How canI have my husband declared legally dead if he has been missing for 11 years?

UPDATED: Jan 25, 2011

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How canI have my husband declared legally dead if he has been missing for 11 years?

My husband disappeared 09/00; no one has any info on him including the police. I would like closure because I have met someone who wants to marry me.

Asked on January 25, 2011 under Estate Planning, South Carolina


M.D., Member, California and New York Bar / FreeAdvice Contributing Attorney

Answered 12 years ago | Contributor

There is a legal presumption that an individual is alive until proven dead.  This means that the law assumes that a person is alive until a reason exists to believe otherwise. However, if evidence indicates that an absent person was subject to a particular "peril", they will be presumed dead after a statutory period of years, unless the disappearance can otherwise be explained. Typically this period is 7 years but it varies from state-to-state. Basically, a jurisdiction will not make the assumption that a missing person is dead unless it is reasonable to assume that the person would return if still alive.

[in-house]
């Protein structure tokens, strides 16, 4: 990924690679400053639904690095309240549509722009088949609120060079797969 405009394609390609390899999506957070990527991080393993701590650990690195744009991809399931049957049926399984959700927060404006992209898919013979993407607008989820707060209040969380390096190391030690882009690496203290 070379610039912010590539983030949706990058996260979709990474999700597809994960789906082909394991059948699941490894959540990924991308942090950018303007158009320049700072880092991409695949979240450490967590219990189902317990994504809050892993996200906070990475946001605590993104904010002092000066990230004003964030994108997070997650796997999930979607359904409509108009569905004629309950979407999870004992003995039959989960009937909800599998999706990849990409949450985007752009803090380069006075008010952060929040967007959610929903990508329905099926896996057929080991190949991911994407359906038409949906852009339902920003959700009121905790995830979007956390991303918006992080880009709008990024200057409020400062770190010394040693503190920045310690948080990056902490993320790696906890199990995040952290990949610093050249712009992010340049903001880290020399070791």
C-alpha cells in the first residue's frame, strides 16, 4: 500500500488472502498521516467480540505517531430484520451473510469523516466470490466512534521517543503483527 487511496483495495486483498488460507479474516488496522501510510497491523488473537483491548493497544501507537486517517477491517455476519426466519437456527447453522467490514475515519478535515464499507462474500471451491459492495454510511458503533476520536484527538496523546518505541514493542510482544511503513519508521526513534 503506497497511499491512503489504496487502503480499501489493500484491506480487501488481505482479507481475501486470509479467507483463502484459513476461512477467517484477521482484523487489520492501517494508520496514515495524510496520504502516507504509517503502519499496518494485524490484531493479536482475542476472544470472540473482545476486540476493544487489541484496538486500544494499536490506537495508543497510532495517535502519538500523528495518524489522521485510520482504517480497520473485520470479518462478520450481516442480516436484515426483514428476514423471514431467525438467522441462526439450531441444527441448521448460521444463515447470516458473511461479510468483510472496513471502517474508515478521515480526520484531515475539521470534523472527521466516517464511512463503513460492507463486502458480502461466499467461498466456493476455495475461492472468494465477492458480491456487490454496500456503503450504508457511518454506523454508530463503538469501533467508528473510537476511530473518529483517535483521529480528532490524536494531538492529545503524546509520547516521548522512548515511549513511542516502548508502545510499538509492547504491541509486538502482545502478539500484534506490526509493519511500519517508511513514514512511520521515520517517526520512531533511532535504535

Additionally, most states require that a court will not rule that an individual has died without proof that a legitimate search for them was made.  During such a search, public records must be consulted wherever the person might have resided.  These records include but are not limited to: marriage licenses, death certificates, tax returns, or applications for government benefits.  The investigation must also include questioning of the missing person's friends or relatives as to their possible whereabouts.

At this point, you should consult with an attorney as to the proper procedure for doing so in your state.

IMPORTANT NOTICE: The Answer(s) provided above are for general information only. The attorney providing the answer was not serving as the attorney for the person submitting the question or in any attorney-client relationship with such person. Laws may vary from state to state, and sometimes change. Tiny variations in the facts, or a fact not set forth in a question, often can change a legal outcome or an attorney's conclusion. Although has verified the attorney was admitted to practice law in at least one jurisdiction, he or she may not be authorized to practice law in the jurisdiction referred to in the question, nor is he or she necessarily experienced in the area of the law involved. Unlike the information in the Answer(s) above, upon which you should NOT rely, for personal advice you can rely upon we suggest you retain an attorney to represent you.

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